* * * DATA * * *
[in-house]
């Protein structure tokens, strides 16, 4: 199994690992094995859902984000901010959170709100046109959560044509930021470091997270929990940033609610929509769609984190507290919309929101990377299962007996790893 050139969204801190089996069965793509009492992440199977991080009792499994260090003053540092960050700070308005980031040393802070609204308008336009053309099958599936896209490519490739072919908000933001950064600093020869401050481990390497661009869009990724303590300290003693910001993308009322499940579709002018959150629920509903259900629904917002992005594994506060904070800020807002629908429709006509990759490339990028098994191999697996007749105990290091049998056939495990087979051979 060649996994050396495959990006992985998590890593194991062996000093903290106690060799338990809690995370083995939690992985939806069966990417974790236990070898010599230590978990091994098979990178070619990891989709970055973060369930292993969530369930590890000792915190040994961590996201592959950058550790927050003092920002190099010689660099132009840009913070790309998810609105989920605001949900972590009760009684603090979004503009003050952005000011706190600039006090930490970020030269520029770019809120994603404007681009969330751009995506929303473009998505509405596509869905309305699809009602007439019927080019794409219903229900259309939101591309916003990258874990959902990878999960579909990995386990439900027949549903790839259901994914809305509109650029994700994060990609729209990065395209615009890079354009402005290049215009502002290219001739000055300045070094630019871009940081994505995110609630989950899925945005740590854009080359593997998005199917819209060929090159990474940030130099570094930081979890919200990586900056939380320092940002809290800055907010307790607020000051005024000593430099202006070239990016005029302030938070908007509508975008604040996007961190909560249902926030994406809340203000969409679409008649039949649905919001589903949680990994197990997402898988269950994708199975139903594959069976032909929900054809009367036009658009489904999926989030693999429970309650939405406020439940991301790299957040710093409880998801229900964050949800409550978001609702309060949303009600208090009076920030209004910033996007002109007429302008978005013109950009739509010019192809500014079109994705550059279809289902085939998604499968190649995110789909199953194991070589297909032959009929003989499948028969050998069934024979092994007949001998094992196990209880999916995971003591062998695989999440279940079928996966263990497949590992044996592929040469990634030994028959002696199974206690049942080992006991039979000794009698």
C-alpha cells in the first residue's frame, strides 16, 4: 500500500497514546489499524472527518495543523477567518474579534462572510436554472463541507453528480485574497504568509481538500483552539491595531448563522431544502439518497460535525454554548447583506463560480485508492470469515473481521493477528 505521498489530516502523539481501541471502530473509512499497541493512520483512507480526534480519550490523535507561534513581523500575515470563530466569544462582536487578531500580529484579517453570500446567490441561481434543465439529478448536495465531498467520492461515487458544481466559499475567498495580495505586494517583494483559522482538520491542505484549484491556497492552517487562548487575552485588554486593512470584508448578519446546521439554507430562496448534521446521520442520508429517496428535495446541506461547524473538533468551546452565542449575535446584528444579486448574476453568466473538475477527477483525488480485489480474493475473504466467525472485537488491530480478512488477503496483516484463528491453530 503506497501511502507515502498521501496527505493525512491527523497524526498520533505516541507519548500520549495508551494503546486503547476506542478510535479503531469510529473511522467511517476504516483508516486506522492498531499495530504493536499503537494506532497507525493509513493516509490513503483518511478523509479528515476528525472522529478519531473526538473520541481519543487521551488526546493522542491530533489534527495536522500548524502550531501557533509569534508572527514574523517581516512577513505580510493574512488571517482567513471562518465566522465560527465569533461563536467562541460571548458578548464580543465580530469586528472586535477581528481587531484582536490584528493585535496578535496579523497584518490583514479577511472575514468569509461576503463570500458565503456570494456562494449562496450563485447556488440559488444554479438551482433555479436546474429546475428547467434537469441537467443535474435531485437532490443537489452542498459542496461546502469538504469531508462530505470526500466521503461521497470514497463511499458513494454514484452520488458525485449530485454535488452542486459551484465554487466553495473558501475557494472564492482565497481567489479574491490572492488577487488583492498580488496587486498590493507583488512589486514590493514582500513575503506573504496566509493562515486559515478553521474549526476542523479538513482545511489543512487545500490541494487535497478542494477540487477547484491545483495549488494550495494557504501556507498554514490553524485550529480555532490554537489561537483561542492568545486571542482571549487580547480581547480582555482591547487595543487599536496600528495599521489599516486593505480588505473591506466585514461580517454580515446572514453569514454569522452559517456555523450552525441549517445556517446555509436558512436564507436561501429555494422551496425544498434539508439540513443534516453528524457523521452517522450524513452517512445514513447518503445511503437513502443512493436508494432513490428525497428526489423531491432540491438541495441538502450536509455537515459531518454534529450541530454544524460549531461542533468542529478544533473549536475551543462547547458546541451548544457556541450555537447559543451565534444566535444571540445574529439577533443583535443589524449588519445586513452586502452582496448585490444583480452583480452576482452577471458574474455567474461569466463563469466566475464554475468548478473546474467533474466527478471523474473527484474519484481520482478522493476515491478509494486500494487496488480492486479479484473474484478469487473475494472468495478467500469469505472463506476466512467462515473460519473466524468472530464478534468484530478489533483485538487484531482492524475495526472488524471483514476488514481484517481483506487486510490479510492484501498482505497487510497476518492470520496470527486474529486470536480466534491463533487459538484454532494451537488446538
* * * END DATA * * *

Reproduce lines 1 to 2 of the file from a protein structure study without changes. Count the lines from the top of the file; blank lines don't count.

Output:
[in-house]
């Protein structure tokens, strides 16, 4: 199994690992094995859902984000901010959170709100046109959560044509930021470091997270929990940033609610929509769609984190507290919309929101990377299962007996790893 050139969204801190089996069965793509009492992440199977991080009792499994260090003053540092960050700070308005980031040393802070609204308008336009053309099958599936896209490519490739072919908000933001950064600093020869401050481990390497661009869009990724303590300290003693910001993308009322499940579709002018959150629920509903259900629904917002992005594994506060904070800020807002629908429709006509990759490339990028098994191999697996007749105990290091049998056939495990087979051979 060649996994050396495959990006992985998590890593194991062996000093903290106690060799338990809690995370083995939690992985939806069966990417974790236990070898010599230590978990091994098979990178070619990891989709970055973060369930292993969530369930590890000792915190040994961590996201592959950058550790927050003092920002190099010689660099132009840009913070790309998810609105989920605001949900972590009760009684603090979004503009003050952005000011706190600039006090930490970020030269520029770019809120994603404007681009969330751009995506929303473009998505509405596509869905309305699809009602007439019927080019794409219903229900259309939101591309916003990258874990959902990878999960579909990995386990439900027949549903790839259901994914809305509109650029994700994060990609729209990065395209615009890079354009402005290049215009502002290219001739000055300045070094630019871009940081994505995110609630989950899925945005740590854009080359593997998005199917819209060929090159990474940030130099570094930081979890919200990586900056939380320092940002809290800055907010307790607020000051005024000593430099202006070239990016005029302030938070908007509508975008604040996007961190909560249902926030994406809340203000969409679409008649039949649905919001589903949680990994197990997402898988269950994708199975139903594959069976032909929900054809009367036009658009489904999926989030693999429970309650939405406020439940991301790299957040710093409880998801229900964050949800409550978001609702309060949303009600208090009076920030209004910033996007002109007429302008978005013109950009739509010019192809500014079109994705550059279809289902085939998604499968190649995110789909199953194991070589297909032959009929003989499948028969050998069934024979092994007949001998094992196990209880999916995971003591062998695989999440279940079928996966263990497949590992044996592929040469990634030994028959002696199974206690049942080992006991039979000794009698």